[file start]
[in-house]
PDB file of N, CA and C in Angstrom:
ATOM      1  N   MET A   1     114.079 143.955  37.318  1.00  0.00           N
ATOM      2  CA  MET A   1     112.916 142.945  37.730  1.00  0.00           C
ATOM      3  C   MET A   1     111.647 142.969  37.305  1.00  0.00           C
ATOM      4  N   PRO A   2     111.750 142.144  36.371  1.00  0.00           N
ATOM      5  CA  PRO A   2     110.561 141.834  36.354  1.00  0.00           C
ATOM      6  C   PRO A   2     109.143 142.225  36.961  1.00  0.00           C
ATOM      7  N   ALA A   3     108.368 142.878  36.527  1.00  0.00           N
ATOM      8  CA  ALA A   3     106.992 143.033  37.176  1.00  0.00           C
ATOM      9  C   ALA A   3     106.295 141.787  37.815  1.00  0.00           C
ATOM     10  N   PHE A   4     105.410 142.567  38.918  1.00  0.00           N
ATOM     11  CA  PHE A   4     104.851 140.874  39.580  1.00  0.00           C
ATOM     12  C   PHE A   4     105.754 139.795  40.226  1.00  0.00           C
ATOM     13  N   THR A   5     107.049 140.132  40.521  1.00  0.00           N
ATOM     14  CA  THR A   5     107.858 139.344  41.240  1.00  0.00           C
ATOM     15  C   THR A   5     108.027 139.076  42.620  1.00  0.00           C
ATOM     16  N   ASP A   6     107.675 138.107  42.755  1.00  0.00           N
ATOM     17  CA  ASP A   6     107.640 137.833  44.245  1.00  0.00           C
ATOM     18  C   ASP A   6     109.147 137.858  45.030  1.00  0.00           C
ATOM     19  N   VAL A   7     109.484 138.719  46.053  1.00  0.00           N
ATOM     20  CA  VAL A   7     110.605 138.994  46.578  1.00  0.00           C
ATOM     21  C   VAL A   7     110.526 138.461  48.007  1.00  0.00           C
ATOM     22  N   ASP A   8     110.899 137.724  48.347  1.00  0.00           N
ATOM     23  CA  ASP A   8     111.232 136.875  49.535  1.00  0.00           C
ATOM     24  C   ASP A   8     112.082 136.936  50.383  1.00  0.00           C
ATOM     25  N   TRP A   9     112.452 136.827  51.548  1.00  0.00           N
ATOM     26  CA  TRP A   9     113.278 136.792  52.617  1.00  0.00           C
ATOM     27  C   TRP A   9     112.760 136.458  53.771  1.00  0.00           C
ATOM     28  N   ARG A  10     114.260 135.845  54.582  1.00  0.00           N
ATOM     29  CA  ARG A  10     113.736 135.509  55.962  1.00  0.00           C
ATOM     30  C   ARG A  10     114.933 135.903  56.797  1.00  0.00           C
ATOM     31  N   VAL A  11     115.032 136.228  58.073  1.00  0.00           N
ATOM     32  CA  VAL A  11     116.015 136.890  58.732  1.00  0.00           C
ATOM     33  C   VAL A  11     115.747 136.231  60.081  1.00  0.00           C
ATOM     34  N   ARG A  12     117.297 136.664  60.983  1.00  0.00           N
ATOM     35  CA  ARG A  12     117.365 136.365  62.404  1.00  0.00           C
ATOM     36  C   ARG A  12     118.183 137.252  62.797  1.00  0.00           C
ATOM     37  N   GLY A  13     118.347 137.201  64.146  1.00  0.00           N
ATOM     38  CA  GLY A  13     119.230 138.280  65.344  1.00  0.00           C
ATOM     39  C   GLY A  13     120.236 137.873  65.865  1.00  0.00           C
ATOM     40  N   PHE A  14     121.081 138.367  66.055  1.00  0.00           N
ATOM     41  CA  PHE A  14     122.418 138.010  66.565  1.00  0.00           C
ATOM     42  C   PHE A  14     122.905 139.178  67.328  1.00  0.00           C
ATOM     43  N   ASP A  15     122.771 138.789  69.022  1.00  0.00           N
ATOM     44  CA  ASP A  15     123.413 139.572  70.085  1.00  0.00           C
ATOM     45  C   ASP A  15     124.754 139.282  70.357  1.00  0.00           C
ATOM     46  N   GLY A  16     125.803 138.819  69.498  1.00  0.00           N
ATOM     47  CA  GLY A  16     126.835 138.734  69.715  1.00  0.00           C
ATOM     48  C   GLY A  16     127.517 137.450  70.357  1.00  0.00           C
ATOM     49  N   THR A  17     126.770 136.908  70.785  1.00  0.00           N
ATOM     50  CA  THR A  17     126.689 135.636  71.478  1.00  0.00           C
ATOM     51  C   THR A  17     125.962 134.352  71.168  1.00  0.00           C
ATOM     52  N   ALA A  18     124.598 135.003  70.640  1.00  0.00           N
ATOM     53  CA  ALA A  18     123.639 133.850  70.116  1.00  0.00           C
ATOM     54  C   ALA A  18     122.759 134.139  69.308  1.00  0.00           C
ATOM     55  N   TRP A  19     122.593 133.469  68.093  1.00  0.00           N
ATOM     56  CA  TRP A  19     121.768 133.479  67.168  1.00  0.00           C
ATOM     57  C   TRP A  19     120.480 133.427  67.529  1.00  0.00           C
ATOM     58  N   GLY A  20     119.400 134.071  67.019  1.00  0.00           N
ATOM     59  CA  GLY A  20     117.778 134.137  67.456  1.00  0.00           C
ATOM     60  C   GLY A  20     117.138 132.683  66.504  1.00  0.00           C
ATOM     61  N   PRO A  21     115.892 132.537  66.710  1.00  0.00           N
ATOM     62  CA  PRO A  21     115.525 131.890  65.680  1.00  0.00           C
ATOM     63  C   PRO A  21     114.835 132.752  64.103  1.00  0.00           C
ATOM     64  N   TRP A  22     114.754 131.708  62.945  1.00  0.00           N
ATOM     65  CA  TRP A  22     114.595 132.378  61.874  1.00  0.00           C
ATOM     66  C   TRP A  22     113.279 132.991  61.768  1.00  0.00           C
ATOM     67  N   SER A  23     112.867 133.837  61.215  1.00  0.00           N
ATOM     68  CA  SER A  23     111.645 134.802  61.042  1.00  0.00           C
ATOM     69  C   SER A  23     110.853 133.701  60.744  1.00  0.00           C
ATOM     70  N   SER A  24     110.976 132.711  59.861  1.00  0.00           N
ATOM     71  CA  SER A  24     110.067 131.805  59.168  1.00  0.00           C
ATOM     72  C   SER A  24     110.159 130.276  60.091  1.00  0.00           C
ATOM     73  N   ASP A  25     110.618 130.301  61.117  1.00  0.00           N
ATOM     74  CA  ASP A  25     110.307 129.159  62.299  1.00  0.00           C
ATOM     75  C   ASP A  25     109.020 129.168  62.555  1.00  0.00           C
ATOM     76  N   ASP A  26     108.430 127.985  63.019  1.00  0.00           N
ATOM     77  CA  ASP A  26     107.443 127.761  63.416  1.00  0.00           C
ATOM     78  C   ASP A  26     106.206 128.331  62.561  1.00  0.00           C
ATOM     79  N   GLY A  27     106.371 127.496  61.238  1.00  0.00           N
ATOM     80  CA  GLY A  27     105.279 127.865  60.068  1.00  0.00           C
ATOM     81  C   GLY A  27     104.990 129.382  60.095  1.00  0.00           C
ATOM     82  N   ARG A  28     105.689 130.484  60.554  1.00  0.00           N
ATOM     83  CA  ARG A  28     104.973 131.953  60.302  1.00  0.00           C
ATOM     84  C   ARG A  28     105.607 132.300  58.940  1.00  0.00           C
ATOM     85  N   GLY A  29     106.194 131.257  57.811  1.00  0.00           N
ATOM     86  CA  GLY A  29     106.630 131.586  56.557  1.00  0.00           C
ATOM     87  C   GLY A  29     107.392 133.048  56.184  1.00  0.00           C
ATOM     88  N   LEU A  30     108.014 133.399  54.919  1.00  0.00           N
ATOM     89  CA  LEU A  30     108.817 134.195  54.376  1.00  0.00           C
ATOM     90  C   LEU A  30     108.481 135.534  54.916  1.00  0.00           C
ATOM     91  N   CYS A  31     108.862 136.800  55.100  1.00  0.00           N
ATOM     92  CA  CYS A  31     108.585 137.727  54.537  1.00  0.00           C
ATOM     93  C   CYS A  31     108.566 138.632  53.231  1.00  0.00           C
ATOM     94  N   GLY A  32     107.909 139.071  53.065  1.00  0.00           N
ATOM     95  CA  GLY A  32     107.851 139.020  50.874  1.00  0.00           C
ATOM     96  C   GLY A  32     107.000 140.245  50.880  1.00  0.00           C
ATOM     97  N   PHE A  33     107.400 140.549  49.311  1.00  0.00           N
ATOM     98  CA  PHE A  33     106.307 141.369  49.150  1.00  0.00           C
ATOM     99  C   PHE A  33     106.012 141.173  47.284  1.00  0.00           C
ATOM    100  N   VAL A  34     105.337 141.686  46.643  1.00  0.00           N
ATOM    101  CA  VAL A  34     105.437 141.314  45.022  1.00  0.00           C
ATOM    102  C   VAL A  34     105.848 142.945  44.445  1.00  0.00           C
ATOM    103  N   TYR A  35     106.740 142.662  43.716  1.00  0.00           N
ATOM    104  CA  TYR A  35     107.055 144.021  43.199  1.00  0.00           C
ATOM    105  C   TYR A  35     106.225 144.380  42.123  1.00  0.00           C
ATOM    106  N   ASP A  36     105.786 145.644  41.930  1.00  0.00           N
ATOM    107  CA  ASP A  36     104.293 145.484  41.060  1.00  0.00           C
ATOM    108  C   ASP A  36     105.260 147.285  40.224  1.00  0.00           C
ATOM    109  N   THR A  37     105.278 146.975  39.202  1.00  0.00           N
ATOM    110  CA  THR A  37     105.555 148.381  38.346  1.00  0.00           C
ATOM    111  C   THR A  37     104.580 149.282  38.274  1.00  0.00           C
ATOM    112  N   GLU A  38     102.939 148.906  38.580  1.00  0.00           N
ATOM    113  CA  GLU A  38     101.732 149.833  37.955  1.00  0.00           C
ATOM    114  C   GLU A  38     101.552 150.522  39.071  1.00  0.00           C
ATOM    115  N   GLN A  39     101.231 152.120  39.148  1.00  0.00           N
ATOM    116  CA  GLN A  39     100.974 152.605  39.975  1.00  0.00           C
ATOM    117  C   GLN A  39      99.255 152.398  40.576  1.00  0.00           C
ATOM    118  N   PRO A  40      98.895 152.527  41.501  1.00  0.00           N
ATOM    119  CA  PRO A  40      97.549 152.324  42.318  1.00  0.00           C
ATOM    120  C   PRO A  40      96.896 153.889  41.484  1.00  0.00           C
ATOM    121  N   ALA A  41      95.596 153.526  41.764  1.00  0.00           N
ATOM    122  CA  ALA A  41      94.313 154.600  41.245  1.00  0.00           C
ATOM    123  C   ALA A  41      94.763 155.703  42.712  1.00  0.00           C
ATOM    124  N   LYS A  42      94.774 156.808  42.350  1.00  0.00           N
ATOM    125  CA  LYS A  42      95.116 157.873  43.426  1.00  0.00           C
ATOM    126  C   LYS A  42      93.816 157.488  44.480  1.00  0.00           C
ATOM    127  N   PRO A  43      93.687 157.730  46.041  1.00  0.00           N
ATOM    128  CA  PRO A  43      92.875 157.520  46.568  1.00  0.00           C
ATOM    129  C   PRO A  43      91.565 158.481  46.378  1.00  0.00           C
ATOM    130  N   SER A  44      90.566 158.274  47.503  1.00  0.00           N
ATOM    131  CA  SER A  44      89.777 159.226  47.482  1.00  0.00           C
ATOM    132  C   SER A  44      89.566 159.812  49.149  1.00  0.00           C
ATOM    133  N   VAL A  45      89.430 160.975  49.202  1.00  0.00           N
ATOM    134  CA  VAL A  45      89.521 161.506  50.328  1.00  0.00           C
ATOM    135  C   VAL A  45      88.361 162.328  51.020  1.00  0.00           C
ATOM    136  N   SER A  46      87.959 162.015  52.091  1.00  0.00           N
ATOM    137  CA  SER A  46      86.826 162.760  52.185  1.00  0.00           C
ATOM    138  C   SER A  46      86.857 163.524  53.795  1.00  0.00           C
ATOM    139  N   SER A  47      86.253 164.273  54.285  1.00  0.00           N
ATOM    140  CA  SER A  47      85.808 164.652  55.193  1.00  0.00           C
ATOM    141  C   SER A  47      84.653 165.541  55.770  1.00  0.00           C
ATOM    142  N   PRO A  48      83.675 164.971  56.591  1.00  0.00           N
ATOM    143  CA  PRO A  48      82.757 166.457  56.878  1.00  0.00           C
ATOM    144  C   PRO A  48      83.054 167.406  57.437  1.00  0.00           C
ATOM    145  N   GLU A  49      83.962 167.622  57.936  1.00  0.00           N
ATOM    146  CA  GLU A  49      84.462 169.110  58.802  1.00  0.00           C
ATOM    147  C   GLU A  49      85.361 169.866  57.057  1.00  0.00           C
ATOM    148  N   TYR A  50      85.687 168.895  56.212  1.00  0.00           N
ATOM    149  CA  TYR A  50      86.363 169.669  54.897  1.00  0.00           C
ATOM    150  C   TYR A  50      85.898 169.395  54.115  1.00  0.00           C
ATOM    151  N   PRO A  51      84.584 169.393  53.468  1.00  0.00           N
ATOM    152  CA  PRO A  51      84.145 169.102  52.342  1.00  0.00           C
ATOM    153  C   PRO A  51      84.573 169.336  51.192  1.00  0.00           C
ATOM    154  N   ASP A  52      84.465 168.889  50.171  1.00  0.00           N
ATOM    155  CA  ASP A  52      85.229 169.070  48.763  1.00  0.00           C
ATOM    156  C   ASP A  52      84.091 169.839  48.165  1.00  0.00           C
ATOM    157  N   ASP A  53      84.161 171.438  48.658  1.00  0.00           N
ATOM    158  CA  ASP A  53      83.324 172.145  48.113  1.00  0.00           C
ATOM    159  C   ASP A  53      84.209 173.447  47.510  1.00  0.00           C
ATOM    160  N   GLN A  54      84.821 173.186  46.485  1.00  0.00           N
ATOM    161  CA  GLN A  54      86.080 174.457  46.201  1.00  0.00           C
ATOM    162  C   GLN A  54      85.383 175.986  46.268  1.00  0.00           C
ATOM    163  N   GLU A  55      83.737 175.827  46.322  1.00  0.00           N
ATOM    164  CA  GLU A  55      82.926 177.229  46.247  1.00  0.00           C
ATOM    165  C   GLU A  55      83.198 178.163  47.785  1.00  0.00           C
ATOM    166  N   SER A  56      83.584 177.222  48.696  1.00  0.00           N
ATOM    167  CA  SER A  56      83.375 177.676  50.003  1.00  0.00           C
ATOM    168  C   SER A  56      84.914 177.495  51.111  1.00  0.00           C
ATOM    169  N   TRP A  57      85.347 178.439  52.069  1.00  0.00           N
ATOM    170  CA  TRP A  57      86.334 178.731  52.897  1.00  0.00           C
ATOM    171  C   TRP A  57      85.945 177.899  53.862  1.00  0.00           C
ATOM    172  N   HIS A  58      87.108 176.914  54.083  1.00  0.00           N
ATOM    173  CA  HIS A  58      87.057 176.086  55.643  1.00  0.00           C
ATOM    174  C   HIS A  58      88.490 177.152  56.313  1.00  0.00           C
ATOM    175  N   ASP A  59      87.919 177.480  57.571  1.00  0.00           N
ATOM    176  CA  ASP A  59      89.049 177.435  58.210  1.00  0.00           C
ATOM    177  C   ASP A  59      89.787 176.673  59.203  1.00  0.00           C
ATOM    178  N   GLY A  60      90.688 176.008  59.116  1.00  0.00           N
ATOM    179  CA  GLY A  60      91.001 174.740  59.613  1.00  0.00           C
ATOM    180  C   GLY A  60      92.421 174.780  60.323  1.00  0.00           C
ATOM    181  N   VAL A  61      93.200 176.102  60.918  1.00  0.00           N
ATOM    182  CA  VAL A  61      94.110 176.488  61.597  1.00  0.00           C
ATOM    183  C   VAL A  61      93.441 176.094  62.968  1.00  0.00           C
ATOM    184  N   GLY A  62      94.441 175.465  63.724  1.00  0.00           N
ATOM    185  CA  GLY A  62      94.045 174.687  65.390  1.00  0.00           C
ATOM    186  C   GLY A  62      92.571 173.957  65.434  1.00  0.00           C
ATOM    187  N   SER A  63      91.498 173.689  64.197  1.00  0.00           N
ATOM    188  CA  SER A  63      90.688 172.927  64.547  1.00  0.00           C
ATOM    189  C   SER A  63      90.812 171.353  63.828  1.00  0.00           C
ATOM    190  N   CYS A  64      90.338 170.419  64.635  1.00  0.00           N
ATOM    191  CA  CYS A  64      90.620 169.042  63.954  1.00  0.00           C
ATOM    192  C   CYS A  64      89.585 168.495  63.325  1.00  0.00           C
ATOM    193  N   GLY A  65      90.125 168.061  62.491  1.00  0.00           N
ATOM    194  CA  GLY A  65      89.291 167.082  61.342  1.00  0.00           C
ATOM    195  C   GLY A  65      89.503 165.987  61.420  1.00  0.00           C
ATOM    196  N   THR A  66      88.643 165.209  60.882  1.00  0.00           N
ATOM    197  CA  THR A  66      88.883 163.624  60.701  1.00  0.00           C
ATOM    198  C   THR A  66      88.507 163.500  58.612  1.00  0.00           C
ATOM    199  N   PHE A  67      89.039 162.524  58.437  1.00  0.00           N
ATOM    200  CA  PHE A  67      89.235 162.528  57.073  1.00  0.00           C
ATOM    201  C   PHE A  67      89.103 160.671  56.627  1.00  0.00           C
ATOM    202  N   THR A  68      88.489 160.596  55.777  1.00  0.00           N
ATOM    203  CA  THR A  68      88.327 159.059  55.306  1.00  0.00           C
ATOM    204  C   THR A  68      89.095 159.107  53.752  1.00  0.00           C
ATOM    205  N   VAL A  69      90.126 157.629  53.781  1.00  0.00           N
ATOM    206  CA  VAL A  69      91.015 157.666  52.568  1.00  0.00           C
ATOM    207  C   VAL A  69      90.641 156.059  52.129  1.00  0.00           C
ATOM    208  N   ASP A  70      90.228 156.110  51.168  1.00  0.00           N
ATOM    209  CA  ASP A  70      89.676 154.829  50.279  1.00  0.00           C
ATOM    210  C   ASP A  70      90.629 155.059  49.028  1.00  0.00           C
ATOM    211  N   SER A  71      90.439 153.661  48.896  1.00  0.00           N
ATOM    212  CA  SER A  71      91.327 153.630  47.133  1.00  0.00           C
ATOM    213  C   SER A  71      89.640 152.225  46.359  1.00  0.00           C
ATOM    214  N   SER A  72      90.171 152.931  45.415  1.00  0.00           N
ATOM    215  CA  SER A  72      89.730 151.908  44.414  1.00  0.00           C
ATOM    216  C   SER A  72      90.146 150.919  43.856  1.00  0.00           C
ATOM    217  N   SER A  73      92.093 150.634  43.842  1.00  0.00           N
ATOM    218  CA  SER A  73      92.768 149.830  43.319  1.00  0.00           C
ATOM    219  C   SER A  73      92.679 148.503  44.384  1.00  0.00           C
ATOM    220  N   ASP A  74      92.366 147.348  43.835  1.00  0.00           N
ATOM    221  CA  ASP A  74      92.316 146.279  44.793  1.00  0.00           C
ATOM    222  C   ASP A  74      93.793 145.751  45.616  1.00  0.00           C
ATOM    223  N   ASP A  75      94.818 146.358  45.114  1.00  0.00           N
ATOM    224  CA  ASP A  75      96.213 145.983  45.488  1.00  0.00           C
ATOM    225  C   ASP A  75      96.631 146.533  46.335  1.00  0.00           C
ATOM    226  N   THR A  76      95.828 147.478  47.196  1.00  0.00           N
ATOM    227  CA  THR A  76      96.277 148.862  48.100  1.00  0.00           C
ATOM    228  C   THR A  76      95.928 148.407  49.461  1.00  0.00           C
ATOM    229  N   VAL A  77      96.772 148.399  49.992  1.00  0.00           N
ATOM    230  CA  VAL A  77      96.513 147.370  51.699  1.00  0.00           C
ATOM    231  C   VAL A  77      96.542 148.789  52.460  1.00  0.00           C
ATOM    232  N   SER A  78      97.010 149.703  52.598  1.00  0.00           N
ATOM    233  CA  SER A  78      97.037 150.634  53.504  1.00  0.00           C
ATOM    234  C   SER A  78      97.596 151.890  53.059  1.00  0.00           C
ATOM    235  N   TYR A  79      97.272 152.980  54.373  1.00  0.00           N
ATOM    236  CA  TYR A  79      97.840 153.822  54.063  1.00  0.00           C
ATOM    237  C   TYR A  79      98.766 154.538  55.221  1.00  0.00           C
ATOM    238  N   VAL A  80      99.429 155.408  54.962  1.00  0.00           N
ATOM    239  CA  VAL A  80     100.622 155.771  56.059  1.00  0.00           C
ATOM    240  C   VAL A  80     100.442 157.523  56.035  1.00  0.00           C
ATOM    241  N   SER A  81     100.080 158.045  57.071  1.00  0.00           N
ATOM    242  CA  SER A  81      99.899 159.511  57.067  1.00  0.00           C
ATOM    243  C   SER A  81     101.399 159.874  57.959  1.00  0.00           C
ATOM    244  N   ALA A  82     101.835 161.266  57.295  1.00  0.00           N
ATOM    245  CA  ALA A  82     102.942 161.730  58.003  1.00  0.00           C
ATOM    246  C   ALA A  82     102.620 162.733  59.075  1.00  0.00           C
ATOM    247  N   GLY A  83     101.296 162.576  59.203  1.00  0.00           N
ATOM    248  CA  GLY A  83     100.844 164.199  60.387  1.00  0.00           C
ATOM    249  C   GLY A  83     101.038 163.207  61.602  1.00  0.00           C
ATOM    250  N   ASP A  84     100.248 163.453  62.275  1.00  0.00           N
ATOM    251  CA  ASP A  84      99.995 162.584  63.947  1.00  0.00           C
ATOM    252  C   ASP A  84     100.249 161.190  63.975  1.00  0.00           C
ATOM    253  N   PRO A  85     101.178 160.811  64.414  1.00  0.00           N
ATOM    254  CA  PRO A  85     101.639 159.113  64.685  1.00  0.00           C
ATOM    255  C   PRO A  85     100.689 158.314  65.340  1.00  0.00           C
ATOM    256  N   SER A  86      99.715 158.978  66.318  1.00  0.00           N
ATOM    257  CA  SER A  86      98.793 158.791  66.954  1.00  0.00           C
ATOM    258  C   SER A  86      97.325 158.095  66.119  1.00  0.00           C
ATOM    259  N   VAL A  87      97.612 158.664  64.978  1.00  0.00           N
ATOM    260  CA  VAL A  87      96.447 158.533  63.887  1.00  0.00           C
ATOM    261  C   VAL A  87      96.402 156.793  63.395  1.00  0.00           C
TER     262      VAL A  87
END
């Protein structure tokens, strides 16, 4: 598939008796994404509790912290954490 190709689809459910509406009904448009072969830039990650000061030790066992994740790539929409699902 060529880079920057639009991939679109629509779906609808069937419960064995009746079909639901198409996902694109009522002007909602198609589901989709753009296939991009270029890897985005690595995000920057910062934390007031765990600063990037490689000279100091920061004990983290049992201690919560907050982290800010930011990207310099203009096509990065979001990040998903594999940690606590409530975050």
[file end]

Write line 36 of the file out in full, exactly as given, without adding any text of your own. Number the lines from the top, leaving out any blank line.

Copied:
ATOM     34  N   ARG A  12     117.297 136.664  60.983  1.00  0.00           N